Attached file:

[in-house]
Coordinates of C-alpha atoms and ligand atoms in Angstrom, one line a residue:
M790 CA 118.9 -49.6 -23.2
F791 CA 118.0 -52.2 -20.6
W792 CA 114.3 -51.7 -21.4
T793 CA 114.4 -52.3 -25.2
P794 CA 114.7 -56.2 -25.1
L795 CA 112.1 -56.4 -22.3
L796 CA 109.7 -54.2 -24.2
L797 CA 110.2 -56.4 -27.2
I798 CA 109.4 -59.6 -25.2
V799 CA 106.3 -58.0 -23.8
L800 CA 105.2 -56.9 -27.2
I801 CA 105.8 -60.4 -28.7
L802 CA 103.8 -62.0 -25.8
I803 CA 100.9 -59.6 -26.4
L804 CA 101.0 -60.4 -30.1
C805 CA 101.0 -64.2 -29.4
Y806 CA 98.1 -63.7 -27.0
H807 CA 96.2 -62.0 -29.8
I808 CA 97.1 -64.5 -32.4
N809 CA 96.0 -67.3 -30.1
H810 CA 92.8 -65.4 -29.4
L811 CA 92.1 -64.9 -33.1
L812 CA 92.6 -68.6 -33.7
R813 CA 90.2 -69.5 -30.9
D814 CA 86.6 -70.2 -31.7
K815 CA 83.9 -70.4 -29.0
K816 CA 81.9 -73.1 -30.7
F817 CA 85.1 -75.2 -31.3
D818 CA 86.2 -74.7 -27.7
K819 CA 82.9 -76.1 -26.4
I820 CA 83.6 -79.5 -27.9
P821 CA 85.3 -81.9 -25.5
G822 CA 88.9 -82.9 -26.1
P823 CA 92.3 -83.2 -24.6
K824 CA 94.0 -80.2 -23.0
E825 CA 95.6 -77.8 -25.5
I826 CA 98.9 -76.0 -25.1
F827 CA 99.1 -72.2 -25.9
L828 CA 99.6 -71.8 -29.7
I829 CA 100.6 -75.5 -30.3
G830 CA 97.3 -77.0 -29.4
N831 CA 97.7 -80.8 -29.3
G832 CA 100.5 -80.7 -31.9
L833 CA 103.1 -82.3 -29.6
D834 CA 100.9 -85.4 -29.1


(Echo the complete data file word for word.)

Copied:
[in-house]
Coordinates of C-alpha atoms and ligand atoms in Angstrom, one line a residue:
M790 CA 118.9 -49.6 -23.2
F791 CA 118.0 -52.2 -20.6
W792 CA 114.3 -51.7 -21.4
T793 CA 114.4 -52.3 -25.2
P794 CA 114.7 -56.2 -25.1
L795 CA 112.1 -56.4 -22.3
L796 CA 109.7 -54.2 -24.2
L797 CA 110.2 -56.4 -27.2
I798 CA 109.4 -59.6 -25.2
V799 CA 106.3 -58.0 -23.8
L800 CA 105.2 -56.9 -27.2
I801 CA 105.8 -60.4 -28.7
L802 CA 103.8 -62.0 -25.8
I803 CA 100.9 -59.6 -26.4
L804 CA 101.0 -60.4 -30.1
C805 CA 101.0 -64.2 -29.4
Y806 CA 98.1 -63.7 -27.0
H807 CA 96.2 -62.0 -29.8
I808 CA 97.1 -64.5 -32.4
N809 CA 96.0 -67.3 -30.1
H810 CA 92.8 -65.4 -29.4
L811 CA 92.1 -64.9 -33.1
L812 CA 92.6 -68.6 -33.7
R813 CA 90.2 -69.5 -30.9
D814 CA 86.6 -70.2 -31.7
K815 CA 83.9 -70.4 -29.0
K816 CA 81.9 -73.1 -30.7
F817 CA 85.1 -75.2 -31.3
D818 CA 86.2 -74.7 -27.7
K819 CA 82.9 -76.1 -26.4
I820 CA 83.6 -79.5 -27.9
P821 CA 85.3 -81.9 -25.5
G822 CA 88.9 -82.9 -26.1
P823 CA 92.3 -83.2 -24.6
K824 CA 94.0 -80.2 -23.0
E825 CA 95.6 -77.8 -25.5
I826 CA 98.9 -76.0 -25.1
F827 CA 99.1 -72.2 -25.9
L828 CA 99.6 -71.8 -29.7
I829 CA 100.6 -75.5 -30.3
G830 CA 97.3 -77.0 -29.4
N831 CA 97.7 -80.8 -29.3
G832 CA 100.5 -80.7 -31.9
L833 CA 103.1 -82.3 -29.6
D834 CA 100.9 -85.4 -29.1